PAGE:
The Holding (2011)
Director: Susan Jacobson
review by Paul Higson
In earlier horror thrillers logic was a strange bedfellow and therefore rarely courted. Irrational behaviour, discrepancies, failings of continuity,
and anachronisms were allowable by both filmmakers and audience. The simpler demands in Universal and Hammer horrors were on being entertained, often
on a budget, and to this end the money shots might be the monsters and the splash of blood, something outside normal to take you away from the everyday.
Films don't have to be perfect and errors do exist and continue to be excused if the overall movie succeeds in its quota of chuckles and chills. This
equation is calculated on a semi-conscious level.
Think about it too much and the film is a failure. One would think that a trail of inconsistencies in a purportedly straight thriller would be noticeable
and count against it. Not in the case of James Watkins' Eden Lake which, for
this reviewer, was a cataract of nonsense. Susan Jacobson's The Holding, still awaiting the body of reviews at present, has this in common with
Eden Lake, a straight thriller in which common sense and timing missteps become more noticeable than, but also because of, its routine storytelling.
The usual gaggle of production companies (Pistachio Pictures, Notorious Films, Gateway Films, Leopardrama) came together to push out this modestly
budgeted farmyard thriller. The remote location keeps it a quick and contained shoot. Susan Jacobson was drafted in as the director on the strength
of her short films, but the single example of that earlier work included on the DVD is One Hundredth Of A Second, a distasteful and unbelievable
six-minute nothing about a war photographer (Emma Cleasby of Dog Soldiers) collecting
an award for an image of a dead girl.
Jacobson, on her debut feature, does at least show some ability in putting together a swiftly pace and polished looking effort, though this may only
mean that she had the support of a highly experienced crew. The sound is another matter and in the early part of the film, both set and filmed in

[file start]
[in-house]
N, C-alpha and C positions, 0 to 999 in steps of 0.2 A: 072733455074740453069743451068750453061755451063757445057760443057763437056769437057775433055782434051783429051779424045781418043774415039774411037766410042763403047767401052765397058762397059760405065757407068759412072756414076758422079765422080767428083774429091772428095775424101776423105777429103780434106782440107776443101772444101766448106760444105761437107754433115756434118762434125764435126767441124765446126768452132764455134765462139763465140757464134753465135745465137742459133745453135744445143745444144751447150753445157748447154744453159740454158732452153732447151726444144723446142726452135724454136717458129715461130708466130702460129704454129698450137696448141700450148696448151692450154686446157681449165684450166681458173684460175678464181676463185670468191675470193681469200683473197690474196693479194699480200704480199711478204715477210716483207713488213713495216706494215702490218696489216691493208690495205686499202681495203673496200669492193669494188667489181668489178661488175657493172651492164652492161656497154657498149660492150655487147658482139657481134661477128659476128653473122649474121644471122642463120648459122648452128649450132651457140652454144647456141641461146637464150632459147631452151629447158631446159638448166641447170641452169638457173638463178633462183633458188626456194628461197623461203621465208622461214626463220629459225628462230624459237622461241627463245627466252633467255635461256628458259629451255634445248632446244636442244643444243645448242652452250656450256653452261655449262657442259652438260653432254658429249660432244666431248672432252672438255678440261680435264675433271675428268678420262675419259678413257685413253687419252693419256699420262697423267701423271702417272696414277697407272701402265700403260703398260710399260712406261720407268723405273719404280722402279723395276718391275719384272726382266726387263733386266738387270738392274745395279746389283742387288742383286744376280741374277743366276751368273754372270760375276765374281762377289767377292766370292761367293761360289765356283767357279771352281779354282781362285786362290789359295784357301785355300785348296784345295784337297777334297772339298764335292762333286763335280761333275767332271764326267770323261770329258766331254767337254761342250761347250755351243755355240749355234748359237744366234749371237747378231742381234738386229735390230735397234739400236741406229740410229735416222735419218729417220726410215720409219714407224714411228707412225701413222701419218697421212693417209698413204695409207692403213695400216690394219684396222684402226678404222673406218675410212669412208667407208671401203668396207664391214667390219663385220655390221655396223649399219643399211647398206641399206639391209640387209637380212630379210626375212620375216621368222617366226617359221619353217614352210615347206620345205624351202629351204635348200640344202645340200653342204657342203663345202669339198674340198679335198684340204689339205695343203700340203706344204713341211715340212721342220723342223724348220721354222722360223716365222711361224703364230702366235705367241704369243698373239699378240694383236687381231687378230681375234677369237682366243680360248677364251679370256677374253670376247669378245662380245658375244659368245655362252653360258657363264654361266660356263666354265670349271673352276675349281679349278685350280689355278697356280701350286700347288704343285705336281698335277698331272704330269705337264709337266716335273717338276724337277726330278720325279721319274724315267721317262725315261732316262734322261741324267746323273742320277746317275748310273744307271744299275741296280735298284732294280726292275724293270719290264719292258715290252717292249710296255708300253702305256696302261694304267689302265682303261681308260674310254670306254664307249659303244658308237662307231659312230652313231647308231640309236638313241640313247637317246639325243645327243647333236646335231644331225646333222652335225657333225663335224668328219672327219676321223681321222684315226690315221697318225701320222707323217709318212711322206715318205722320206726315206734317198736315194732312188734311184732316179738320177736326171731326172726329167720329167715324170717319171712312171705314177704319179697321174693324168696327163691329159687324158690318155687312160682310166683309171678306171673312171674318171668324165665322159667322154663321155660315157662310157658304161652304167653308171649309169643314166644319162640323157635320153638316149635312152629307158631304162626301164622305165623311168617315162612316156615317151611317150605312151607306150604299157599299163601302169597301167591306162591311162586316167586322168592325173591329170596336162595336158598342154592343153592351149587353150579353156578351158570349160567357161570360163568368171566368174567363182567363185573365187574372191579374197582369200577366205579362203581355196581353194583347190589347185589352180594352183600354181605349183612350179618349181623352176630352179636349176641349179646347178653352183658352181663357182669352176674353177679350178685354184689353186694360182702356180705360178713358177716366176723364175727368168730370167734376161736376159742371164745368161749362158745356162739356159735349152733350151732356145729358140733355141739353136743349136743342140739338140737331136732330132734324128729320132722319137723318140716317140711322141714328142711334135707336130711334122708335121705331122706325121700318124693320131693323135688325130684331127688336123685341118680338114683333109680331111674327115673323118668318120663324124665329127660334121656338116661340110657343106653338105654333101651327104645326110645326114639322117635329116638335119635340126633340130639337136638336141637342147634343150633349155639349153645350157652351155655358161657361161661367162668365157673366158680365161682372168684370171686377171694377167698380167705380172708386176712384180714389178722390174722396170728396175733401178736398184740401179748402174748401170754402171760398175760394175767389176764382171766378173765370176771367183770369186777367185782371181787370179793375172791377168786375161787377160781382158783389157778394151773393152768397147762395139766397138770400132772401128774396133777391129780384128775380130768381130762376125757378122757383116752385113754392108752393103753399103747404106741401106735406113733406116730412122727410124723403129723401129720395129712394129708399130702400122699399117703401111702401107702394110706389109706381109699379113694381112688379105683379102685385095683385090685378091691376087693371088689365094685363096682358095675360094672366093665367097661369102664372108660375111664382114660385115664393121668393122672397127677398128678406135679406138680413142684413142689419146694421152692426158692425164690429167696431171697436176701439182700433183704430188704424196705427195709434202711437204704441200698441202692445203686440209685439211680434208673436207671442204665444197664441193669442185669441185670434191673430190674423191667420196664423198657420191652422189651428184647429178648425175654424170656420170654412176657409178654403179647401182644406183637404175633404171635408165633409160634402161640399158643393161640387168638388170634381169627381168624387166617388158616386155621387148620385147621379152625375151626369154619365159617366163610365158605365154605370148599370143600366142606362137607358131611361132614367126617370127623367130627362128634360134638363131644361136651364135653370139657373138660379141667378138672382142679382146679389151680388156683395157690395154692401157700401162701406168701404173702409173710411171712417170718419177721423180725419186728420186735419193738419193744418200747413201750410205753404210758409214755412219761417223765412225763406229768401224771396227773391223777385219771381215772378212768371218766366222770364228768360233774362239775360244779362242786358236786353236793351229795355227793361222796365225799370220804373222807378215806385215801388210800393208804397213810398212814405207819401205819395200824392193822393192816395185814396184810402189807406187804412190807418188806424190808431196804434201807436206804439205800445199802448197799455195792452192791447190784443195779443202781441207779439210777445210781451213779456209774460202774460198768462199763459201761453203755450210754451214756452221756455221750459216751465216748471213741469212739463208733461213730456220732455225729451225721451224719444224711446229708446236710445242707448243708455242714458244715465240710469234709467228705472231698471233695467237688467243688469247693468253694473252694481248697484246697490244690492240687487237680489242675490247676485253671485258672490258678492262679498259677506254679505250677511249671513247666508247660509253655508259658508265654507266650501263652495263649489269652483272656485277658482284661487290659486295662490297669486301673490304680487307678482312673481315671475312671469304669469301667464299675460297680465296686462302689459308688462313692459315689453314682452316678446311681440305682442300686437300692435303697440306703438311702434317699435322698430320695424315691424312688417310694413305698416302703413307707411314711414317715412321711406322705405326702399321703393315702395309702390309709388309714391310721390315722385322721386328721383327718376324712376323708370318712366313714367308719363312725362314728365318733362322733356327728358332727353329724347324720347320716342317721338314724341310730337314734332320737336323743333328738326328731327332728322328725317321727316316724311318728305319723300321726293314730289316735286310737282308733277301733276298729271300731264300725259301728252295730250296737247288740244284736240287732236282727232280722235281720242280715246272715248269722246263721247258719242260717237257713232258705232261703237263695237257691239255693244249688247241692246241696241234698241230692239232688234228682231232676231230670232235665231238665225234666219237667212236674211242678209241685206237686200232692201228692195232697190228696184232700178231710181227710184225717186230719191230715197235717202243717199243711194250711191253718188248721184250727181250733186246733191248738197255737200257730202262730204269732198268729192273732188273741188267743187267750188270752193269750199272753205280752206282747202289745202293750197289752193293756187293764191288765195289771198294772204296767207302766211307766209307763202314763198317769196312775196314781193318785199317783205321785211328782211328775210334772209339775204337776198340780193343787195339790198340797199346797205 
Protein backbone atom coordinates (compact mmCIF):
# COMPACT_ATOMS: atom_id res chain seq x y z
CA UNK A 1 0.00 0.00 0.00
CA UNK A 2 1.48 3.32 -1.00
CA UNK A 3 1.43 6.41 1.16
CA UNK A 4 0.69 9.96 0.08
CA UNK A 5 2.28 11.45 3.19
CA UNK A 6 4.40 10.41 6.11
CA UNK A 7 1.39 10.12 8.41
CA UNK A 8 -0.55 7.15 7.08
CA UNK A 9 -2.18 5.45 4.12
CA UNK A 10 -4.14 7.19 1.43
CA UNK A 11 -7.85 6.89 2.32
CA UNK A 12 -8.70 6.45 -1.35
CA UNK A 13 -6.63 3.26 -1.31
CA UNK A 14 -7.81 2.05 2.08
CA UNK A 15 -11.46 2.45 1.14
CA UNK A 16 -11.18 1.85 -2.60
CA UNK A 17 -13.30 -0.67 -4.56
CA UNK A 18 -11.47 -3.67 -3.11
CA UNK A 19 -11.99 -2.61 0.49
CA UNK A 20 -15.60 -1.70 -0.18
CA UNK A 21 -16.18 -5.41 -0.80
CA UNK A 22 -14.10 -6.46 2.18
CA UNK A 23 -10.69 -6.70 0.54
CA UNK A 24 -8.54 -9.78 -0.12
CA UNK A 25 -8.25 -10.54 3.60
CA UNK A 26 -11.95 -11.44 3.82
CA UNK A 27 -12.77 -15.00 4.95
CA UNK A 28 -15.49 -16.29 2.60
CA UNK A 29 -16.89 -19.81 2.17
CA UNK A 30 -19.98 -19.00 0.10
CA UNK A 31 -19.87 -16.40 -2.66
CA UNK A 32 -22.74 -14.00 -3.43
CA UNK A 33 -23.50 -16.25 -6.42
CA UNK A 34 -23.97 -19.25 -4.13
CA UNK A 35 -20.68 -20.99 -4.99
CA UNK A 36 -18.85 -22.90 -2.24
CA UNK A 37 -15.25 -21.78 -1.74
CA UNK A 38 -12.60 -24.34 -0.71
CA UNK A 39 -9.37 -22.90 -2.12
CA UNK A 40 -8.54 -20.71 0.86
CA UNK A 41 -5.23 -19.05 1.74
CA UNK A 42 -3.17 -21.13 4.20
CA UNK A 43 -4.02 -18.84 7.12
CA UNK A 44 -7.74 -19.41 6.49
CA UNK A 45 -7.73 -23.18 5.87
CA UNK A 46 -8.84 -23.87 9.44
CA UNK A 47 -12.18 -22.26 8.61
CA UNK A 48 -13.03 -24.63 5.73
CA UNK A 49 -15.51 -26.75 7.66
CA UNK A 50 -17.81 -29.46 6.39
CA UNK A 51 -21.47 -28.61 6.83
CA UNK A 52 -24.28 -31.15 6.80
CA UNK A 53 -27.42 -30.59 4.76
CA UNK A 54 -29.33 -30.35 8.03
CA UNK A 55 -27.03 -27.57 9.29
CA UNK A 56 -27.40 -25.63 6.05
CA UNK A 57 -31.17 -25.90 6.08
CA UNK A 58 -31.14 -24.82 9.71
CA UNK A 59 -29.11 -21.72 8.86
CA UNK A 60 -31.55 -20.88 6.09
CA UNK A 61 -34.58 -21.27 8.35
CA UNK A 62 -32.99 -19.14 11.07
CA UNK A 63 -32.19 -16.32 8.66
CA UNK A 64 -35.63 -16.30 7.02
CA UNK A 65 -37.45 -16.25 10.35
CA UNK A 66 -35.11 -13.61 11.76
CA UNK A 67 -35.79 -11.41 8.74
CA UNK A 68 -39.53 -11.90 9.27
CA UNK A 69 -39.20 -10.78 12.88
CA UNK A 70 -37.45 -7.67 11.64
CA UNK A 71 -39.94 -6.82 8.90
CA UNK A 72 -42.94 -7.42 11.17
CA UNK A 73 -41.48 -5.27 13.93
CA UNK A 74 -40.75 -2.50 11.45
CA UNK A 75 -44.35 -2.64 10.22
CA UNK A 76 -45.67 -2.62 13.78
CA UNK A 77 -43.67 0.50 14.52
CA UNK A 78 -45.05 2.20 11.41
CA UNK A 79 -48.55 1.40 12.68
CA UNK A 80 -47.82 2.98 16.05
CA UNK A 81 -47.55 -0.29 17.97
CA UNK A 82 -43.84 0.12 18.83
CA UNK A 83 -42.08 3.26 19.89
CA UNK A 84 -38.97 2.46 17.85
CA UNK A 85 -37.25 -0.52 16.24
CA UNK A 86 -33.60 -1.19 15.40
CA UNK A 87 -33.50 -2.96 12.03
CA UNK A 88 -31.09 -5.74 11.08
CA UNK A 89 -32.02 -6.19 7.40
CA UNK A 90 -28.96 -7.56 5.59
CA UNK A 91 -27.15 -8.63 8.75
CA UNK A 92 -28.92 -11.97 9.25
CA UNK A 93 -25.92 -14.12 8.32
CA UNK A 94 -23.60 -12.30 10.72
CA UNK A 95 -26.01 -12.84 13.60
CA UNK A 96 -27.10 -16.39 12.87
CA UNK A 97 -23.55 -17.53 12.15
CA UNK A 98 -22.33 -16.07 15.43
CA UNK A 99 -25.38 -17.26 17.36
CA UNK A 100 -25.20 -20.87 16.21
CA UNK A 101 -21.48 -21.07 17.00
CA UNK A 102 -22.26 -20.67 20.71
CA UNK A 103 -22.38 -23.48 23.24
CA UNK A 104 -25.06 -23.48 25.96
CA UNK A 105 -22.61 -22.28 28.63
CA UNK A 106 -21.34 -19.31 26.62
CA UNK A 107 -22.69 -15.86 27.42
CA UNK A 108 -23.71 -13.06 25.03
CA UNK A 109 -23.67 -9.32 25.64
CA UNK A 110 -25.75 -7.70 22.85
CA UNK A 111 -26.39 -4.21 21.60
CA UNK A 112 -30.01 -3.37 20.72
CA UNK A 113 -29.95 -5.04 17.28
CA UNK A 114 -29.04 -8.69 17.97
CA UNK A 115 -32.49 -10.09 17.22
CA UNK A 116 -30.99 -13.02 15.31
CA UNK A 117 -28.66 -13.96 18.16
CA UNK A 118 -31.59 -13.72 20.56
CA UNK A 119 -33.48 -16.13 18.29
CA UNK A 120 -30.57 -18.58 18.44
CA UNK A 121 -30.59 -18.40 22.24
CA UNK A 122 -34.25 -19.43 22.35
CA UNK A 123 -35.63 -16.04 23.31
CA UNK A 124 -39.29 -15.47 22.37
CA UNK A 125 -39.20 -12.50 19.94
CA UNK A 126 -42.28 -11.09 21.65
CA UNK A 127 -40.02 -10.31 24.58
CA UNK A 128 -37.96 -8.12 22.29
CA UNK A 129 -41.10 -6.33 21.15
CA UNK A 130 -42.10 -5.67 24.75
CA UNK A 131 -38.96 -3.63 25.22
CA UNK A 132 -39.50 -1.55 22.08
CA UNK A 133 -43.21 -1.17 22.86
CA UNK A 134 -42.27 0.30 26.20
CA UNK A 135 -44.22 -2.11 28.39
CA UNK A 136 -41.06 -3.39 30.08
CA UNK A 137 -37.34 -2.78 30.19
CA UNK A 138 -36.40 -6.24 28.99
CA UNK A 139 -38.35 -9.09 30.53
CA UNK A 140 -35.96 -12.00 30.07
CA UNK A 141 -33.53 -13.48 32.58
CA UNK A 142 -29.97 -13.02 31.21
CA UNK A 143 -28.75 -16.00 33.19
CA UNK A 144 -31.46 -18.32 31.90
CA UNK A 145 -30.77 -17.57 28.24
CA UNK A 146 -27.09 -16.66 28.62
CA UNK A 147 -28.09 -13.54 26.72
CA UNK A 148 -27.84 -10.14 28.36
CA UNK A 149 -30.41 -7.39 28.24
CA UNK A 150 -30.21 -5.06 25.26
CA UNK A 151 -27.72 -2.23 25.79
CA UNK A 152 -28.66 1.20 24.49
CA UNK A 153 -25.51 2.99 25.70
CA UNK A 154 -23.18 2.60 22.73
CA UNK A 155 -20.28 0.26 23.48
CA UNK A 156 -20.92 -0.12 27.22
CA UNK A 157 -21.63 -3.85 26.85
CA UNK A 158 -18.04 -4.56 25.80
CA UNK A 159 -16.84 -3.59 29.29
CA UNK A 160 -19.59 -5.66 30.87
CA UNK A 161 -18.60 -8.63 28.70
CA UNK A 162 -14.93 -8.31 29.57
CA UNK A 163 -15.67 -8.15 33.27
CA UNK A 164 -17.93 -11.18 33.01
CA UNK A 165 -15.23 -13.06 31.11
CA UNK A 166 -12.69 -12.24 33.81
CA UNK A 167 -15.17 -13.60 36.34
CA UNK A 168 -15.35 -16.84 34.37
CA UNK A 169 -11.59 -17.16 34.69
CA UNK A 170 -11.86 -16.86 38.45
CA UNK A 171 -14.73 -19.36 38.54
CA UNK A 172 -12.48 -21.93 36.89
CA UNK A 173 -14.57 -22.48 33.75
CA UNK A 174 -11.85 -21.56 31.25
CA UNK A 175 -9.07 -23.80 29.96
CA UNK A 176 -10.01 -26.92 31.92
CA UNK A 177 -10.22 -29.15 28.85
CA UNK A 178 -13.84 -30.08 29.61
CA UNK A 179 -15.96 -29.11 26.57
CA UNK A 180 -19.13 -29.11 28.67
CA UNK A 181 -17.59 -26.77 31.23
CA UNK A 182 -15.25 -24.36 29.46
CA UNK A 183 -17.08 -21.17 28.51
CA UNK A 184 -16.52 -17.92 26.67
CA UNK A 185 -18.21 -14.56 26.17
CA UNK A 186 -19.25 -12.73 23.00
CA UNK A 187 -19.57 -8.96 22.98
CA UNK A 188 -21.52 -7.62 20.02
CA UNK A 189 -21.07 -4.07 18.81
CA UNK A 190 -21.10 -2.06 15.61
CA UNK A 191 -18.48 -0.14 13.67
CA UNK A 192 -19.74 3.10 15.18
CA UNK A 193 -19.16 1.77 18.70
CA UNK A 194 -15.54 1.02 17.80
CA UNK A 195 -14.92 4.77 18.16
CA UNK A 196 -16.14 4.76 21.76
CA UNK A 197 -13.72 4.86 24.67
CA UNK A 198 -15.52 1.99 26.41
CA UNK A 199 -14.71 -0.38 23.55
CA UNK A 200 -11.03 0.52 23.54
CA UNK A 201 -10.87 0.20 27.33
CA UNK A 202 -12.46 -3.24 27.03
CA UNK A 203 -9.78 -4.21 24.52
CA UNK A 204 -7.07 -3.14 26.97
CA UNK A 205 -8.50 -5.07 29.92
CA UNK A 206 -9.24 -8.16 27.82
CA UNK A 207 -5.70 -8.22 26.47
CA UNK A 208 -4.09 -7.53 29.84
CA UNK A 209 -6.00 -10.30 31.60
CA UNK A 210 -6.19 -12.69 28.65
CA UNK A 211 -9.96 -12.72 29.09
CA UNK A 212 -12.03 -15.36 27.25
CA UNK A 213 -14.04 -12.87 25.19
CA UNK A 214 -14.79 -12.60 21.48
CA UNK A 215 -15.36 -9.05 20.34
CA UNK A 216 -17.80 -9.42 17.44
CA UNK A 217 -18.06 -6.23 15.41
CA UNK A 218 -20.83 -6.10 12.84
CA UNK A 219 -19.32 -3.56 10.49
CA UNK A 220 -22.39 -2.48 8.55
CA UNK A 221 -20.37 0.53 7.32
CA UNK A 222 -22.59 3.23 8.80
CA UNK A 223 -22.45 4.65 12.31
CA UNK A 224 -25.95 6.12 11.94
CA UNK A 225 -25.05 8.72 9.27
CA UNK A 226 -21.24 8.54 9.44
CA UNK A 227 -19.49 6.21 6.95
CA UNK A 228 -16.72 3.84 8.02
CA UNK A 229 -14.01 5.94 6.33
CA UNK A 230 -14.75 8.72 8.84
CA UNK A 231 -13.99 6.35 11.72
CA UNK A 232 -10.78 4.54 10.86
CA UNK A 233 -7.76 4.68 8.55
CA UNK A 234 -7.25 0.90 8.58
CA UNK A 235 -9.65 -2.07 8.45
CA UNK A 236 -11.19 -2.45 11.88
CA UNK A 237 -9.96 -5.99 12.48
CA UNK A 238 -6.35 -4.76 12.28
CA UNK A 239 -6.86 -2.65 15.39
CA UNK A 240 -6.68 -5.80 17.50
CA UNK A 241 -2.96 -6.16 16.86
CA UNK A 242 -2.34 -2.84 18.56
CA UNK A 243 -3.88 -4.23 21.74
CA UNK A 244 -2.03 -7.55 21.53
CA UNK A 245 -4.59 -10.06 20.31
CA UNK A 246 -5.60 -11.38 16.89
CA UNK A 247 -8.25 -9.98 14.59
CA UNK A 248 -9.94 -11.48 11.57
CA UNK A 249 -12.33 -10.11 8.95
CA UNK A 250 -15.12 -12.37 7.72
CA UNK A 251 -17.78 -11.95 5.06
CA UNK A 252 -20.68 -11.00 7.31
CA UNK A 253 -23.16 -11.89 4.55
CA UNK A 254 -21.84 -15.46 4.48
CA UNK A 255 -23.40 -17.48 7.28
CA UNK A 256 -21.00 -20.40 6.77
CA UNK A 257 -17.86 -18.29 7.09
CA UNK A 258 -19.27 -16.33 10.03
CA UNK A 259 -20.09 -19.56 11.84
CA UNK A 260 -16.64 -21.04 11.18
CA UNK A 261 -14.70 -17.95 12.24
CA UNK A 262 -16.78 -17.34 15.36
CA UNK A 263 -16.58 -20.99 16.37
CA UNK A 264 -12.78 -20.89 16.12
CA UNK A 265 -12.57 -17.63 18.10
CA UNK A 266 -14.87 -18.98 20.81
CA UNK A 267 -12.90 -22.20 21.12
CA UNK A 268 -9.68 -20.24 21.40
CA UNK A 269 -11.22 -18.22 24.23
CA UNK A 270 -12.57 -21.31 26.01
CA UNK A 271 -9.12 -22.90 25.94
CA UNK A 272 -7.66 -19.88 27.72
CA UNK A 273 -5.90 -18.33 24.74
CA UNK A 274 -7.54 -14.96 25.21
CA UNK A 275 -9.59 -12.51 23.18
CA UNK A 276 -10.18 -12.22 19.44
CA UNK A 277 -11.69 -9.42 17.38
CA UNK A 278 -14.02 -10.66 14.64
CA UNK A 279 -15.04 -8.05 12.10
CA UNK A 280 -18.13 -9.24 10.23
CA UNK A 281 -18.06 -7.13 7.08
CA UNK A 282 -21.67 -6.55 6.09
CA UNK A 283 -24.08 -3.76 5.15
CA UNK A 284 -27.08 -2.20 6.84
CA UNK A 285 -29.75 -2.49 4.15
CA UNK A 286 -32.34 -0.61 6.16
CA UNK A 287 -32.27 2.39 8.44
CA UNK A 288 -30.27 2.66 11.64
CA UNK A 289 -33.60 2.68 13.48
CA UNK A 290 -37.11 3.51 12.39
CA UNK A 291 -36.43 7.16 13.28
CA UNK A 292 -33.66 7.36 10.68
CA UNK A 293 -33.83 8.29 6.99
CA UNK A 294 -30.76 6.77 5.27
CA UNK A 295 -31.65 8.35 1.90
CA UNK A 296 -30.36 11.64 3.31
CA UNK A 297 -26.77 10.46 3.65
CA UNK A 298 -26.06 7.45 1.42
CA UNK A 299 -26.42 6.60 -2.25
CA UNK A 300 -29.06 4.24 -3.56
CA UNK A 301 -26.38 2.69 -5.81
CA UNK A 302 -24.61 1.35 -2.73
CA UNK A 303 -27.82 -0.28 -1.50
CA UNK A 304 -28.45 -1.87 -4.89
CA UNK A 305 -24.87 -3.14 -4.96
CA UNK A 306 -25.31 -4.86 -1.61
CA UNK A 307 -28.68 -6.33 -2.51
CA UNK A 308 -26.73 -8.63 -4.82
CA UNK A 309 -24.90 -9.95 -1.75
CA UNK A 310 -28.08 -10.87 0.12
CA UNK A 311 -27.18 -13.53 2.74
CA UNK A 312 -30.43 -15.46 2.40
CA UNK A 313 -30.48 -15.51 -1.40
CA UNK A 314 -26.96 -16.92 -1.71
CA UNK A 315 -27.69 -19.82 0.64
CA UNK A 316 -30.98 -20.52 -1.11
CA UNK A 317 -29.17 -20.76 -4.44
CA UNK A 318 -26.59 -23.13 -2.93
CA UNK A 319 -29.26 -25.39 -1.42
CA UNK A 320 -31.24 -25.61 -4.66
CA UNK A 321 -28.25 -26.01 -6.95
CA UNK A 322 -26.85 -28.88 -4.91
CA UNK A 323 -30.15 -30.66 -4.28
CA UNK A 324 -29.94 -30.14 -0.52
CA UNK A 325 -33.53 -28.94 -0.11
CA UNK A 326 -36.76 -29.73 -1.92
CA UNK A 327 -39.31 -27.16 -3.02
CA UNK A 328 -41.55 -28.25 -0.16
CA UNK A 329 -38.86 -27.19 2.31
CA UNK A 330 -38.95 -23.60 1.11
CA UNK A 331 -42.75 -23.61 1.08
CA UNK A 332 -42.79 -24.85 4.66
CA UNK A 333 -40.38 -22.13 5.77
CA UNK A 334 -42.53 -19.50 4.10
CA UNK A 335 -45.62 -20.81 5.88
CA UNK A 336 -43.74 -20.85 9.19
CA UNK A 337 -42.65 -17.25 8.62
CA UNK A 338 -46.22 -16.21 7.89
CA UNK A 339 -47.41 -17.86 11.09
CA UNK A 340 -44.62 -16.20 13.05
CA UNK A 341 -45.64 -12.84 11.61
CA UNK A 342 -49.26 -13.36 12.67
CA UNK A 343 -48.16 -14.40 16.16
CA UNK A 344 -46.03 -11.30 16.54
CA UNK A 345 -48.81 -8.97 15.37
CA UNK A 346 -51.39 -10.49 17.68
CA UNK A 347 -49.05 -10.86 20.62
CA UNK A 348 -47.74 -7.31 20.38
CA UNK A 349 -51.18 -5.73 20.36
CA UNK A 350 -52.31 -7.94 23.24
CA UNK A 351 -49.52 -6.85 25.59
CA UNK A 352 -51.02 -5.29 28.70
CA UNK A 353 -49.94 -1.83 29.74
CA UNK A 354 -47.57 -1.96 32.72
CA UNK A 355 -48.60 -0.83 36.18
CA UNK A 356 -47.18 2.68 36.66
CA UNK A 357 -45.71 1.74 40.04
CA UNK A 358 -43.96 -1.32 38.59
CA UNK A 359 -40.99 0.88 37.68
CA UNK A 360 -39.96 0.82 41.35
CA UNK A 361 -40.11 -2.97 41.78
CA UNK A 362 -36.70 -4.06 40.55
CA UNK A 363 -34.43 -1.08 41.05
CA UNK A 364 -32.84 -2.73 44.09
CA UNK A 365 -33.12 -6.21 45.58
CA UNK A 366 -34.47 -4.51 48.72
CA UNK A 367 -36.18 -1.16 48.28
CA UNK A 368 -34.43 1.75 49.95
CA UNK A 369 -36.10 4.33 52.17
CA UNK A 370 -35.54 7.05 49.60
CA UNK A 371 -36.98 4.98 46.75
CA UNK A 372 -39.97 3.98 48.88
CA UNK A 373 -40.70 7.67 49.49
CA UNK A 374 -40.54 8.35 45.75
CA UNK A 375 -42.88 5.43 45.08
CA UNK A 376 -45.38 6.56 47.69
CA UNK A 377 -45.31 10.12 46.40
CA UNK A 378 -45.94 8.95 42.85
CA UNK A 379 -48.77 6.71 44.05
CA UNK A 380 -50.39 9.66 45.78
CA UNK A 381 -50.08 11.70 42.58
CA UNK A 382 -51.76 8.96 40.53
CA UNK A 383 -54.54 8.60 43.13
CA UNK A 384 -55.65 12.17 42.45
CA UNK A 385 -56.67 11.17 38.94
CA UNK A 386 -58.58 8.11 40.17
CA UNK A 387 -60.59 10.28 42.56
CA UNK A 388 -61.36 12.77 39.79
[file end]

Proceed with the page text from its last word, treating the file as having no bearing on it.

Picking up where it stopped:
Derbyshire, the accents fly in from every direction, light and thick, and some backtracking may be necessary to make sense of some of the mumbling
and muffled dialogue.
The holding of the title is Blackmoor Farm which is struggling in the absence of the father and husband, which leaves mother Cassie (Kirstie Wareing)
to run it. There are daily chores for the two girls, 16-year-old Hannah (Skye Lourie), and the much younger Amy (Maisie Lloyd), while there is occasional
paid support from veteran farmer and friend of the family, Cooper (David Bradley). The neighbouring farmer, Karsten (Terry Stone, also one of the
film's producers), however, is hostile and, either by hook or by crook, wants her land, and, if there is any chance of it, Cassie as well. Up pops
Aden (Vincent Regan) an old friend of her husband's, begging of them a night with a roof over his head, which they find themselves unable to refuse
following his timely good deed rescue of both a prize cow and her calf during an awkward breach birth.
One night's stay turns into several nights stay and a promise of several weeks graft for bed and meals, Aden nestling down in the shed away from the
main house. This obviously displeases Karsten and when the new-born calf is found slaughtered, the household discover their neighbour outside in the